August 27, 2004 350 Years of Jewish Life in America is Subject of Library of Congress Publication

Press Contact: Audrey Fischer, Library of Congress (202) 707-0022
Public Contact: Meaghan Madges, George Braziller Inc. (212) 889-0909

"From Haven to Home: 350 Years of Jewish Life in America" will be published jointly this fall by the Library of Congress and George Braziller Inc.

This compilation of essays by leading historians accompanies a Library of Congress exhibition marking the anniversary of the arrival in New Amsterdam (New York City) of 23 Jews fleeing Recife, Brazil, which passed from Dutch to Portuguese rule in 1654. It is to this singular event that today's American Jewish community traces its beginnings. The exhibition opens Sept. 9 in the Northwest Gallery of the Library's Thomas Jefferson Building and will be on view through Dec. 18, 10 a.m. to 5 p.m., Monday-Saturday.

"The Library"s collections, which currently include more than 128 million items, are rich in materials that document the history of the American Jewish community," said Librarian of Congress James. H. Billington."Taken as a whole, the essays offered in this new Library publication help us to grasp the uniqueness of the American Jewish experience while at the same time framing this experience within the overall context of American history and culture."

Edited by Michael W. Grunberger, head of the Library"s Hebraic Section and curator of the companion exhibition, the essays cover topics such as Jewish immigration to America, anti-Semitism, Jews and the Civil War, American Jewish women, American Judaism, American Jewish popular culture and American Jews and politics. The book is richly illustrated with items in multiple formats from the Library's collections. These include books, newspapers, manuscripts, photographs, posters, sheet music and maps - all documenting the progress of Jews in America during the past 350 years as they sought safe haven and found a home.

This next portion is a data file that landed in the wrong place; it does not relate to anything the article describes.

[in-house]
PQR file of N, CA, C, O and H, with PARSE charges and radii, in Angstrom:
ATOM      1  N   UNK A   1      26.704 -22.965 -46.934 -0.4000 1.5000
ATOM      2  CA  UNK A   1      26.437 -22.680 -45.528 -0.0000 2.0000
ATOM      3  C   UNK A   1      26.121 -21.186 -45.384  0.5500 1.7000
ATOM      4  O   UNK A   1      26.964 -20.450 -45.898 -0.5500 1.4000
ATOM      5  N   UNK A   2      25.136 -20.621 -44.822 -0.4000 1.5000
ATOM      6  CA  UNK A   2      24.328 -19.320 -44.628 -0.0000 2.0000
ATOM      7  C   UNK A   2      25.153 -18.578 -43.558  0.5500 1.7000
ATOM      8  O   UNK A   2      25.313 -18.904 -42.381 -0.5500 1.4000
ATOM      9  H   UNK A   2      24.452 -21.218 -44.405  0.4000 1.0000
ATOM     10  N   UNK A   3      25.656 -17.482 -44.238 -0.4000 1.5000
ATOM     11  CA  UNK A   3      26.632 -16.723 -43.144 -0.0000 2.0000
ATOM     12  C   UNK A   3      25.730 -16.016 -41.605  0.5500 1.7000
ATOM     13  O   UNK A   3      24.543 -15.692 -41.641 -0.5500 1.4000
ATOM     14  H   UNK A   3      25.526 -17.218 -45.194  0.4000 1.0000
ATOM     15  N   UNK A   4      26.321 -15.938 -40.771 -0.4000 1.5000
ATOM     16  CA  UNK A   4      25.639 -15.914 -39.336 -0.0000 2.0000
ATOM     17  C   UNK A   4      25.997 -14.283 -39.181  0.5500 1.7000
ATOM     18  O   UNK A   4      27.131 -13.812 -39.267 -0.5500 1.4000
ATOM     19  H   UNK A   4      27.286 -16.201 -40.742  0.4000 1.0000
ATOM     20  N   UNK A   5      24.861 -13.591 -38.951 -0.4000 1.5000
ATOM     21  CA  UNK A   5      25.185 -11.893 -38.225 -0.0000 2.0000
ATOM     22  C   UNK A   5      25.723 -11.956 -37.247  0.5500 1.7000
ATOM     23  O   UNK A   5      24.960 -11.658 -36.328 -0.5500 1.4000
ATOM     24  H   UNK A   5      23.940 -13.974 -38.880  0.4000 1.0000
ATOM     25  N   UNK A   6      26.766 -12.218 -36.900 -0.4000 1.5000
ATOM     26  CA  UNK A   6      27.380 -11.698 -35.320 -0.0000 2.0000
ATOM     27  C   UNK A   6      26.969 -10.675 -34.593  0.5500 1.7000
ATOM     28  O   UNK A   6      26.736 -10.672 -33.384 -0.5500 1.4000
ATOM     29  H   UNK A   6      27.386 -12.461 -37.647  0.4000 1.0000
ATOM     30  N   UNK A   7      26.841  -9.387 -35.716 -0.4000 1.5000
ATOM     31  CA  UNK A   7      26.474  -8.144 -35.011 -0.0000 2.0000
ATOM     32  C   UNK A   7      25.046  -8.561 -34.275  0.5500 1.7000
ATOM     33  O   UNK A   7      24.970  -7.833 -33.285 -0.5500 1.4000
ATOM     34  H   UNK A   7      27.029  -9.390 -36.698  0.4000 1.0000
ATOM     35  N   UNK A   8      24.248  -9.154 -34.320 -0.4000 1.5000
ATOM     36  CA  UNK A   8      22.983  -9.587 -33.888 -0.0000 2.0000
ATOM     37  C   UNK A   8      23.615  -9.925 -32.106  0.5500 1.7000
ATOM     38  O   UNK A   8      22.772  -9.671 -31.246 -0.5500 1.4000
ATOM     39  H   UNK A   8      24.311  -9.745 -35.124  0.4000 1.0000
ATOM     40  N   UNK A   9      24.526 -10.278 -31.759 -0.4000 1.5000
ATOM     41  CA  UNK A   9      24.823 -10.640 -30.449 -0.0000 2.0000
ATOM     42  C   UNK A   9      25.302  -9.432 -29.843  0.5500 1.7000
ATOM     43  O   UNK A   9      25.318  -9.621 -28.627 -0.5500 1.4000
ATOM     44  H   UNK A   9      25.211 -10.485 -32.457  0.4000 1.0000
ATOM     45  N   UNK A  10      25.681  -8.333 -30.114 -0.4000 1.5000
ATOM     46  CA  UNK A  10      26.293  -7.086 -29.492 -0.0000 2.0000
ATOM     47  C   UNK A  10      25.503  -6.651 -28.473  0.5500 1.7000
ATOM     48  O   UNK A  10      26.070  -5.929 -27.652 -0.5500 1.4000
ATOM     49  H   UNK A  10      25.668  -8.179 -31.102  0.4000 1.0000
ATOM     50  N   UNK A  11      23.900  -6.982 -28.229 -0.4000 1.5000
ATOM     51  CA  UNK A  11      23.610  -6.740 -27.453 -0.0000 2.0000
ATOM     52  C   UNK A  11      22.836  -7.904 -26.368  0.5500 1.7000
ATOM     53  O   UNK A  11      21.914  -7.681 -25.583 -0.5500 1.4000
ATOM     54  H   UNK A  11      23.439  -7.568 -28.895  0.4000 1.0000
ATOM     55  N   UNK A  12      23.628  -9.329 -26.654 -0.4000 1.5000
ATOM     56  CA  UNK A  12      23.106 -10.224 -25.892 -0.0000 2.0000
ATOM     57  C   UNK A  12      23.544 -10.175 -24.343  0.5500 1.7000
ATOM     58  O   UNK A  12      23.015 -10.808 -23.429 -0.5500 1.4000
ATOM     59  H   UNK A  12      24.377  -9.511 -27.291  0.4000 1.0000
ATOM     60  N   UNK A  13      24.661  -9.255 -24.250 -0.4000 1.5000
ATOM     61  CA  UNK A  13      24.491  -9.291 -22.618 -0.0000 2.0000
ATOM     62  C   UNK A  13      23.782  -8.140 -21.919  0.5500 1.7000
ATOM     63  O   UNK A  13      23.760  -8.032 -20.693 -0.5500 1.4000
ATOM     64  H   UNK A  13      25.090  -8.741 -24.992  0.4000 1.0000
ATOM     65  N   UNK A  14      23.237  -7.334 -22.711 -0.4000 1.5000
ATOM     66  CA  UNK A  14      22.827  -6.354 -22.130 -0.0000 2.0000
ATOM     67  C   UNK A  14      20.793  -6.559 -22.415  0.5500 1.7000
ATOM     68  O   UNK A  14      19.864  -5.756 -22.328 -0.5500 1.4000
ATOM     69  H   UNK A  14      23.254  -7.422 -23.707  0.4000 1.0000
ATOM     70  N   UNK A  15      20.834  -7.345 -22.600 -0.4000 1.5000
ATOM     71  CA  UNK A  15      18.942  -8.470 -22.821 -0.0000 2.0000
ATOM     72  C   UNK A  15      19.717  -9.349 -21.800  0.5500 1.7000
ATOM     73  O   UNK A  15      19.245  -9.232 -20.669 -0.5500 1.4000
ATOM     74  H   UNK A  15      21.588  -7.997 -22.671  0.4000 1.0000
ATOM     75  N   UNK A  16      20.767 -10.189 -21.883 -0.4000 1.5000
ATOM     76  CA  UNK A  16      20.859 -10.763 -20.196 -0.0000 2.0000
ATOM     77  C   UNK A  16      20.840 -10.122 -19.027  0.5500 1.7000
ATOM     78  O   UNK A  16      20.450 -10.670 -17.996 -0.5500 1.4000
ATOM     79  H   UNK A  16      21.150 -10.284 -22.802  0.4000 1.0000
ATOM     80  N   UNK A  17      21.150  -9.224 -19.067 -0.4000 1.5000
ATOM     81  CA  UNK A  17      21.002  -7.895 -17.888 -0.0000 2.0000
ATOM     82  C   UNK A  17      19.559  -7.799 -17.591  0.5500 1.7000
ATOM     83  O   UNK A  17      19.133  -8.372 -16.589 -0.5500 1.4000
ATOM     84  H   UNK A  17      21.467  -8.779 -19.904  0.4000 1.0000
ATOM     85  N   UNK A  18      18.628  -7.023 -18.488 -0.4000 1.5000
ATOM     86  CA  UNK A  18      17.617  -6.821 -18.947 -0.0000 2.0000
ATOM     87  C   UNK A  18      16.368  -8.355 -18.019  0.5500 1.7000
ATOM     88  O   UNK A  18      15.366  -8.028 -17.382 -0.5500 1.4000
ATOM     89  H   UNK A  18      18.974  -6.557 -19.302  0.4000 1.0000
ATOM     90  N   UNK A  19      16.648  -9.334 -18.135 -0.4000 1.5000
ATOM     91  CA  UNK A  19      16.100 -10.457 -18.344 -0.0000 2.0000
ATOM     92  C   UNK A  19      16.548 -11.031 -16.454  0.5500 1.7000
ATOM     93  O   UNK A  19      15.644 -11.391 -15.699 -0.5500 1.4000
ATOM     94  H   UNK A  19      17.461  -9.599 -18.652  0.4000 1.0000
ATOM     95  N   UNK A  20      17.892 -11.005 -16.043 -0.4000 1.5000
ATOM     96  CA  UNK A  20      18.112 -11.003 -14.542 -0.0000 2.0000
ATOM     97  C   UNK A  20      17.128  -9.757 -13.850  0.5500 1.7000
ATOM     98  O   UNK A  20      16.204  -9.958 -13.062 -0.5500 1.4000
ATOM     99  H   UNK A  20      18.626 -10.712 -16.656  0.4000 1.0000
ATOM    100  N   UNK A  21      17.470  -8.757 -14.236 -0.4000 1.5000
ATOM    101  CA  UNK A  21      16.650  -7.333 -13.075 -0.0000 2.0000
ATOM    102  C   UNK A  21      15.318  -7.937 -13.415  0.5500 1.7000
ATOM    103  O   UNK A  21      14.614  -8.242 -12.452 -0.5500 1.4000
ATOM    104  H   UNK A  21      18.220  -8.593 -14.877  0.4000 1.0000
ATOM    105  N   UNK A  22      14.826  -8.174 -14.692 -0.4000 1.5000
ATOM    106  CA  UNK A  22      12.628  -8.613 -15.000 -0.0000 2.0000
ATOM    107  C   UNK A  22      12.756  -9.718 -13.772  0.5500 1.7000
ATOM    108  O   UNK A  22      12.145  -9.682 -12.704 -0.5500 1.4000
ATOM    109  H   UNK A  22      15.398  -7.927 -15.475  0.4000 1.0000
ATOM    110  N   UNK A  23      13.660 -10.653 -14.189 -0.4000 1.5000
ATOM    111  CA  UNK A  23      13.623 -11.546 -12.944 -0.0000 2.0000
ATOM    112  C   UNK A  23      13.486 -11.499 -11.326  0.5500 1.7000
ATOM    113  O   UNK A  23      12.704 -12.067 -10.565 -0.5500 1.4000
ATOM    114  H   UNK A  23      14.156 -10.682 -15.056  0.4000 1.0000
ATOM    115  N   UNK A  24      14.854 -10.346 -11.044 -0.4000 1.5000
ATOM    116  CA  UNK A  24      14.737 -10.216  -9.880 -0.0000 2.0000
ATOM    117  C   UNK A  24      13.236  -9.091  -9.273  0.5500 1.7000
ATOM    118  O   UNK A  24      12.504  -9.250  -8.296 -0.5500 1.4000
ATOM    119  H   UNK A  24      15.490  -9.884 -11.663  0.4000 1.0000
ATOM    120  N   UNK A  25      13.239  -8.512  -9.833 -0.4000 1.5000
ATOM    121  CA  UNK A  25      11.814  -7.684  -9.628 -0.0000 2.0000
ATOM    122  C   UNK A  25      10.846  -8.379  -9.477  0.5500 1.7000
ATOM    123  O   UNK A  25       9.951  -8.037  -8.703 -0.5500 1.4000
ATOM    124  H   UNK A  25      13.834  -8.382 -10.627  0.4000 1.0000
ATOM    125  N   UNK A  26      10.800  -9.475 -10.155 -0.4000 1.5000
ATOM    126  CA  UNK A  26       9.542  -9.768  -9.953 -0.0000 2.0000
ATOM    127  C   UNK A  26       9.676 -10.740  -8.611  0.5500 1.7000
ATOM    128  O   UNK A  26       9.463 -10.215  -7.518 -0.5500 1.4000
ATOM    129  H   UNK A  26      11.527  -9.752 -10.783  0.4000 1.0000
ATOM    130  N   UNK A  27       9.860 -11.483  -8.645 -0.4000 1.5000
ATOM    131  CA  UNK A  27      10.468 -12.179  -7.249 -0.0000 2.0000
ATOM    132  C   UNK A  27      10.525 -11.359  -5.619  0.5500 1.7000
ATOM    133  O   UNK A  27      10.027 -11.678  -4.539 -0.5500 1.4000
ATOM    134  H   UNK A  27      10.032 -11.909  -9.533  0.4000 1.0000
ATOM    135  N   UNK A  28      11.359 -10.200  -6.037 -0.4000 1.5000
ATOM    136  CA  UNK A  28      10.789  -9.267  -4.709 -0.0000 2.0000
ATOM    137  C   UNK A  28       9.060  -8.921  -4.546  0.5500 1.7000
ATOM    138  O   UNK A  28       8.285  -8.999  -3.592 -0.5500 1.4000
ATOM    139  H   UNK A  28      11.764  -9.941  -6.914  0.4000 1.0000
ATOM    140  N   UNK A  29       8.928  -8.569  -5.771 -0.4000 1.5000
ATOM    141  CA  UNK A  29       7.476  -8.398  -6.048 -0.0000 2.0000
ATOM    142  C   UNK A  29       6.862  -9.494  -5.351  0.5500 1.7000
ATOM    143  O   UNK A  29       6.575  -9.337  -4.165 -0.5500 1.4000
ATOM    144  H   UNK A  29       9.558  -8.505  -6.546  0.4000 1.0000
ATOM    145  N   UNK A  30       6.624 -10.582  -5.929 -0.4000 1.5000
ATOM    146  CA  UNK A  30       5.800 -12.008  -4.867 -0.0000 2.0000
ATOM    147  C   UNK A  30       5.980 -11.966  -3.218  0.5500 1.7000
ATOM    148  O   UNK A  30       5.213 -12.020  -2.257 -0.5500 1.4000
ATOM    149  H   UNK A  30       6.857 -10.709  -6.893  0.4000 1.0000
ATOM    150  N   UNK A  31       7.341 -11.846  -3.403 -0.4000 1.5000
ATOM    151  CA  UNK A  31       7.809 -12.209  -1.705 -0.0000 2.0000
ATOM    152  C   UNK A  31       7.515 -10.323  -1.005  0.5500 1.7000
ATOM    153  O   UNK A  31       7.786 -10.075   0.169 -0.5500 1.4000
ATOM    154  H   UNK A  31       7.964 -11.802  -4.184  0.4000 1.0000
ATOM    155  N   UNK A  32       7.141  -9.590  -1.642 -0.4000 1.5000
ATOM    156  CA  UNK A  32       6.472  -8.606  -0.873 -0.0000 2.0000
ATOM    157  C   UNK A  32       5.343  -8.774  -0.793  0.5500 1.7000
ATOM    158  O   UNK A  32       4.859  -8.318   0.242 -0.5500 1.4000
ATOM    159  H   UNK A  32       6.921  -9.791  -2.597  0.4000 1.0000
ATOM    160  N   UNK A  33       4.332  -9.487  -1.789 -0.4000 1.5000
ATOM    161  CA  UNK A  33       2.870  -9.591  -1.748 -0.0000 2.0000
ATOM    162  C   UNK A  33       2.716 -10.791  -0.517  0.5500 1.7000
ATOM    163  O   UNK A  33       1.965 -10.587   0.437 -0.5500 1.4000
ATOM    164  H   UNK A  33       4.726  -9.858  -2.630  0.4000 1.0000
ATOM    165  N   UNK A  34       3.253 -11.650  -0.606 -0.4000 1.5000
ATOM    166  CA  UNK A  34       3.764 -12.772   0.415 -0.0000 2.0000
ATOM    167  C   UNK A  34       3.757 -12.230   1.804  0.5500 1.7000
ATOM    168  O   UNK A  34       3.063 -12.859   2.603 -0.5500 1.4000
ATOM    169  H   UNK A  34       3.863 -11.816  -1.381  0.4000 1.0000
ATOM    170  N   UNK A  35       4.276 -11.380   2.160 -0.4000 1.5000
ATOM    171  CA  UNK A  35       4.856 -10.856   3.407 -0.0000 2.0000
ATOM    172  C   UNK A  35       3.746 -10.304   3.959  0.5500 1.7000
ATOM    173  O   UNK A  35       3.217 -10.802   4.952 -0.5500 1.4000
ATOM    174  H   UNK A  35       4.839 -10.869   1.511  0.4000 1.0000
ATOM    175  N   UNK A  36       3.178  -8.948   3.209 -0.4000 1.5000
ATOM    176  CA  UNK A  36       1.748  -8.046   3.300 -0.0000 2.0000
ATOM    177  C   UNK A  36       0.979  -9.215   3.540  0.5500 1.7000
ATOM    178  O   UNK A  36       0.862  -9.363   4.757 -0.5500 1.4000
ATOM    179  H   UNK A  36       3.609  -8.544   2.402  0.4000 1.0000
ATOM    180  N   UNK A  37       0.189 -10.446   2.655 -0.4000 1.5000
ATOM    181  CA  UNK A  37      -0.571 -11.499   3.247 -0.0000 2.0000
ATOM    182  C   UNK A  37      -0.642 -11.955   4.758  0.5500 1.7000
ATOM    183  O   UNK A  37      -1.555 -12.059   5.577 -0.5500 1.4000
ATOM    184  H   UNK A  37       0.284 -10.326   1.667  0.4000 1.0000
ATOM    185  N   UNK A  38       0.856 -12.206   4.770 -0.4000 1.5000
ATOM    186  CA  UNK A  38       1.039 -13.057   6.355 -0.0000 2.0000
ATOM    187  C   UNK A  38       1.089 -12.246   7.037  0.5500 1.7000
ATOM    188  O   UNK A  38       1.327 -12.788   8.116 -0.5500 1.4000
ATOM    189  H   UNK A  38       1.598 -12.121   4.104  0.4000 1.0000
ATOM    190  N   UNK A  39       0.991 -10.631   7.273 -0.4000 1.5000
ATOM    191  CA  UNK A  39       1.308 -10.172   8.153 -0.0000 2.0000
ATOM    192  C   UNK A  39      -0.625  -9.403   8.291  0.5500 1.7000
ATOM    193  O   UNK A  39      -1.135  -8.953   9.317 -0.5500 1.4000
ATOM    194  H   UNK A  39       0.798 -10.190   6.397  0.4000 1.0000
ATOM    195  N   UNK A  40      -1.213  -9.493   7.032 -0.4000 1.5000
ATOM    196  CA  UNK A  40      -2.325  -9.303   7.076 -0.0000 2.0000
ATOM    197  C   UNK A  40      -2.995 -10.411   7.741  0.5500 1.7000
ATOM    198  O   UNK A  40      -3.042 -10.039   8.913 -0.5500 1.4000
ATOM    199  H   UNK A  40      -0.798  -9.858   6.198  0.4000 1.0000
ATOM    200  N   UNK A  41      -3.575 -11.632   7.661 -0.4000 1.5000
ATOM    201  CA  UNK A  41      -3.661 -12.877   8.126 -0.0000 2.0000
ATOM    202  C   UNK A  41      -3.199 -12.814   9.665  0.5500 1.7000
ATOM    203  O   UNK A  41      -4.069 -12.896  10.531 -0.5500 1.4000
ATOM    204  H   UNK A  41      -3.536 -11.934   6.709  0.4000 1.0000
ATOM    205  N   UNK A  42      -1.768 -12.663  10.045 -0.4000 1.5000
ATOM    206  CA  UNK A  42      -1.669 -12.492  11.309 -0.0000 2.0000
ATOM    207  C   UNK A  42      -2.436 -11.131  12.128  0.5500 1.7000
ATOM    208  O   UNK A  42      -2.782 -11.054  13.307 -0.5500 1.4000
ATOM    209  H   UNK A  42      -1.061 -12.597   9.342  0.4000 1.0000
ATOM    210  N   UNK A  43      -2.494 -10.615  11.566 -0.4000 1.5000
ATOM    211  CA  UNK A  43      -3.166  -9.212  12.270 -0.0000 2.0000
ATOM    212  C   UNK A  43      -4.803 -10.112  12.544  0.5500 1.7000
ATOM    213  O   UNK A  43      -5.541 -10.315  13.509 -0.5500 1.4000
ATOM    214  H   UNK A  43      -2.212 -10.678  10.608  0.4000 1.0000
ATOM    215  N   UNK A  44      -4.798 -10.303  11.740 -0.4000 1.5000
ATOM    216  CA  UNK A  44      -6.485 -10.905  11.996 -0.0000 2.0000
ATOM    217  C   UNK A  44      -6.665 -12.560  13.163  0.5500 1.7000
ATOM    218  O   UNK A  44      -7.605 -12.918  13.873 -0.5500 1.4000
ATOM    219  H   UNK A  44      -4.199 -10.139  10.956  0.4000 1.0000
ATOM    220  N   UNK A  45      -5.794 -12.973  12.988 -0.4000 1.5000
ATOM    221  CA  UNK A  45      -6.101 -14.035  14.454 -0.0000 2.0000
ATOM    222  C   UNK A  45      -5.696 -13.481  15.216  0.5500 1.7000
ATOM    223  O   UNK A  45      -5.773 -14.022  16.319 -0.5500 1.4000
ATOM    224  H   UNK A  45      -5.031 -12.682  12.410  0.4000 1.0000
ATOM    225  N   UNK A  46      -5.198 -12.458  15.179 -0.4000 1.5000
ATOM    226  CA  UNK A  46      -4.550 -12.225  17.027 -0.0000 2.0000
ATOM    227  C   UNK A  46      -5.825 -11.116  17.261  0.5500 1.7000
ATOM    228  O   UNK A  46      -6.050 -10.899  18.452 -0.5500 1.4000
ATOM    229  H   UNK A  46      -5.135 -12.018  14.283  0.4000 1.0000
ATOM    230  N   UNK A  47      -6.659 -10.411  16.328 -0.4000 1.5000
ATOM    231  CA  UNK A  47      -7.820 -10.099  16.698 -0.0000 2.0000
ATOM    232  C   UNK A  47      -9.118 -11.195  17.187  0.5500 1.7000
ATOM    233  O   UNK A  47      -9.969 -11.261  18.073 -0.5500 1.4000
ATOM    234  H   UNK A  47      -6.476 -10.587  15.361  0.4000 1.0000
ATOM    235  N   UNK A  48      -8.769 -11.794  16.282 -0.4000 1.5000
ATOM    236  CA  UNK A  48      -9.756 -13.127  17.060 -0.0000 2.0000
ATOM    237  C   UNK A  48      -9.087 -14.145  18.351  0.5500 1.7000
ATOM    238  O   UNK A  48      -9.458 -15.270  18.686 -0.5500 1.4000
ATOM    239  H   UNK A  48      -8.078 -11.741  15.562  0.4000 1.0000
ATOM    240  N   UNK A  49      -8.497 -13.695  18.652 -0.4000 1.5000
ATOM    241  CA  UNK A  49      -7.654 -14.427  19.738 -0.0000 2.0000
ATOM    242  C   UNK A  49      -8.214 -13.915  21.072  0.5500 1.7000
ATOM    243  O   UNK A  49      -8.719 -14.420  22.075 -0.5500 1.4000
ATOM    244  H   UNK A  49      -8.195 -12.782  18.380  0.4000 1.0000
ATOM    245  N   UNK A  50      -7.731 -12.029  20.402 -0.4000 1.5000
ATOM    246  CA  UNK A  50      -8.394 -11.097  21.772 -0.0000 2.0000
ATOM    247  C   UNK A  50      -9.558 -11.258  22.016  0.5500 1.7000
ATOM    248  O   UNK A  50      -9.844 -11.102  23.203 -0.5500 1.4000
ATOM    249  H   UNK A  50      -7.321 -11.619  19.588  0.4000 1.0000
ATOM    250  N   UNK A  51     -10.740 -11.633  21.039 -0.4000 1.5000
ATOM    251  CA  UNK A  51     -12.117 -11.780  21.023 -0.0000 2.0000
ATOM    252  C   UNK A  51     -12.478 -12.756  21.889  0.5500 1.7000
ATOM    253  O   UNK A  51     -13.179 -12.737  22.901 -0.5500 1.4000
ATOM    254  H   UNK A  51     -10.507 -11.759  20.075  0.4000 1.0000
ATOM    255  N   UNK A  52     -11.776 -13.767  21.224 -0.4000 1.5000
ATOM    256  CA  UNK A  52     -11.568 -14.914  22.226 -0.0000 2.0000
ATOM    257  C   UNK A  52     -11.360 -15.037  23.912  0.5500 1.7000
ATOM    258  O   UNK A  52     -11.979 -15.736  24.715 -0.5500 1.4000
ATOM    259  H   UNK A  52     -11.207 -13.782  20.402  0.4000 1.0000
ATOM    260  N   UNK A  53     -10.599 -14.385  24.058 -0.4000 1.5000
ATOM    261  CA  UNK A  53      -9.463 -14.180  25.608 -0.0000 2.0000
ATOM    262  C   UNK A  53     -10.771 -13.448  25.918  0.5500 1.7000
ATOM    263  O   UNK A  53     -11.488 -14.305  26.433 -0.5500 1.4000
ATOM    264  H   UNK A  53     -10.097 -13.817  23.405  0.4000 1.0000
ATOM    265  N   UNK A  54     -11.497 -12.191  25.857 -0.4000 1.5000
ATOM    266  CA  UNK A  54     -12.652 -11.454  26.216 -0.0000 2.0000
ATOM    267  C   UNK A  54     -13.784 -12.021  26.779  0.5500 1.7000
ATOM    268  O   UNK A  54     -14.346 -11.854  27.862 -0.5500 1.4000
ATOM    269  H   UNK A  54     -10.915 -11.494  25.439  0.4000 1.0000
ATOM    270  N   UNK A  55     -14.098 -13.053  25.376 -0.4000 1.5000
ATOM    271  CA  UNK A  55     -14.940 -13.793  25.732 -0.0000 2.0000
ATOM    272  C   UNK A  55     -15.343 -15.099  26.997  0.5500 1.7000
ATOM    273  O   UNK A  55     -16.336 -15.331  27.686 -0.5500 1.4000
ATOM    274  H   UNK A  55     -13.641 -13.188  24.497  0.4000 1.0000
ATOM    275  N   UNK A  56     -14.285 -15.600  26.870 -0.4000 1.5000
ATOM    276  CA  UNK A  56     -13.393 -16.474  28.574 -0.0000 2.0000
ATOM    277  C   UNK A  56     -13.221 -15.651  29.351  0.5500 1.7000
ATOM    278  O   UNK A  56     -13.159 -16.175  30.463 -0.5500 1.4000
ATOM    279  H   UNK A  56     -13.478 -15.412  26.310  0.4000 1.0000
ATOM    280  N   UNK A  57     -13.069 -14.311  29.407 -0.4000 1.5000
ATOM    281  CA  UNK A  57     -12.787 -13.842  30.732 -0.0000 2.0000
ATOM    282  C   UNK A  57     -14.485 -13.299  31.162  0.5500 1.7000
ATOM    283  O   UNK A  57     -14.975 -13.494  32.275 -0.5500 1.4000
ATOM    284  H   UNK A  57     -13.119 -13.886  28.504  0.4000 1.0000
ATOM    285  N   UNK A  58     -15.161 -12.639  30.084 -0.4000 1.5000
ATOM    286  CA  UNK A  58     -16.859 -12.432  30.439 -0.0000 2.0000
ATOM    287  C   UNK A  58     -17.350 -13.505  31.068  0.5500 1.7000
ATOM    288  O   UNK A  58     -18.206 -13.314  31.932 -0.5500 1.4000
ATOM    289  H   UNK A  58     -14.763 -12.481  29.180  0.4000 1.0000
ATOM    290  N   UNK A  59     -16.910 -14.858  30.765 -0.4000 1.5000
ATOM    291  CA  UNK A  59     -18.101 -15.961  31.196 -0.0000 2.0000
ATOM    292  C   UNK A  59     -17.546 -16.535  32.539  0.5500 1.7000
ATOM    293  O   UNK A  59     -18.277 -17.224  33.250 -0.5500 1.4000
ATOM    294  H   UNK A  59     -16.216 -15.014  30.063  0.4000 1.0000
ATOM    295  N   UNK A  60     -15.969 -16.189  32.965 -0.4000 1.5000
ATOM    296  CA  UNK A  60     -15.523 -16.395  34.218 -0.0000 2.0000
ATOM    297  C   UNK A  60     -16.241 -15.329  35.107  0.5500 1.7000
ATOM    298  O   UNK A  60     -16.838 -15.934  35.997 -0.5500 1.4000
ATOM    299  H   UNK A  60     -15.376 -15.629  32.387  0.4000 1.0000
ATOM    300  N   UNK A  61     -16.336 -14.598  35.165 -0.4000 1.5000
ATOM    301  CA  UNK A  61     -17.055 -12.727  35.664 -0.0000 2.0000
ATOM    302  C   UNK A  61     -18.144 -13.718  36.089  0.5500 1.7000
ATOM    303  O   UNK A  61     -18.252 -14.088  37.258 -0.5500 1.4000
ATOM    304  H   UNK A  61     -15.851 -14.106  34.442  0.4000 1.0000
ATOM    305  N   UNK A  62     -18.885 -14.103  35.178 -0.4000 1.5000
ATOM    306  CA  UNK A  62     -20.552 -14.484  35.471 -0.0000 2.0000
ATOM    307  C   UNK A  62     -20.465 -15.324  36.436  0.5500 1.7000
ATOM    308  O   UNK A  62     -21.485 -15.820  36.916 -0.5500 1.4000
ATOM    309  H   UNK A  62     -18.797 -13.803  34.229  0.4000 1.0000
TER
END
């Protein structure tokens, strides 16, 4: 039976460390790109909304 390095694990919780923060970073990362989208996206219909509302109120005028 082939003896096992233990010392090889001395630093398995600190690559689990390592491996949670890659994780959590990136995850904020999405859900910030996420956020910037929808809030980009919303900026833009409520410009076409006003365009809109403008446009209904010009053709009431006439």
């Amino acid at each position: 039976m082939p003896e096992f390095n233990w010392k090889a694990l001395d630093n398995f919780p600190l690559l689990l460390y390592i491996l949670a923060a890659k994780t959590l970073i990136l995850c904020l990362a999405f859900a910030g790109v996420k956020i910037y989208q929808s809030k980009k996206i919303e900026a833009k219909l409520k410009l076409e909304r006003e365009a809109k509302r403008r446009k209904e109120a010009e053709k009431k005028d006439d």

"From Haven to Home: 350 Years of Jewish Life in America" - a 240-page hardcover publication with more than 100 color illustrations - will be available for $50 in bookstores nationwide and in the Library of Congress Sales Shop. Credit card orders are taken at (888) 682-3557. Online orders can be made at

The publication, exhibition and a series of public programs are made possible by a generous grant from the Abby and Emily Rapoport Trust Fund in the Library of Congress, a fund established by Bernard and Audre Rapoport of Waco, Texas, and named in honor of their granddaughters to support the Judaic programs of the Library.